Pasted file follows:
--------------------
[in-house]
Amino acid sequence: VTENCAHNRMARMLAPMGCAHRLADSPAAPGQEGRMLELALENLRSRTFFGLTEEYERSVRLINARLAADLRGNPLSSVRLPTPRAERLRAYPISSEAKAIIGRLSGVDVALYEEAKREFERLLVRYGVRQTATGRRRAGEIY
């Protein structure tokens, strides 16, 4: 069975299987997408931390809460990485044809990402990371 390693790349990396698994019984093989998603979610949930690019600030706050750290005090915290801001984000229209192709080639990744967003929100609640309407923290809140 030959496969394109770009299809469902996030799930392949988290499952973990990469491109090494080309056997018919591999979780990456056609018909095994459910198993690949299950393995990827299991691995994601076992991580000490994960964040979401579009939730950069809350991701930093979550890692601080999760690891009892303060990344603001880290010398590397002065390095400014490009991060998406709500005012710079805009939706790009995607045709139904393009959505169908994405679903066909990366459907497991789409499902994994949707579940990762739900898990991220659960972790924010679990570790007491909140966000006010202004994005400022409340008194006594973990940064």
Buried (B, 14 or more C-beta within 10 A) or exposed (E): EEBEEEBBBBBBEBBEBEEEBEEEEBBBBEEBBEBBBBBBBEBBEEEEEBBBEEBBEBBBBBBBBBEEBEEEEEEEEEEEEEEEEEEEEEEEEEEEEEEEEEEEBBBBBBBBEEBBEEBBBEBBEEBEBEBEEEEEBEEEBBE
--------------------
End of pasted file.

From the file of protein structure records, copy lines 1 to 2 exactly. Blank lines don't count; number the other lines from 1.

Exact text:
[in-house]
Amino acid sequence: VTENCAHNRMARMLAPMGCAHRLADSPAAPGQEGRMLELALENLRSRTFFGLTEEYERSVRLINARLAADLRGNPLSSVRLPTPRAERLRAYPISSEAKAIIGRLSGVDVALYEEAKREFERLLVRYGVRQTATGRRRAGEIY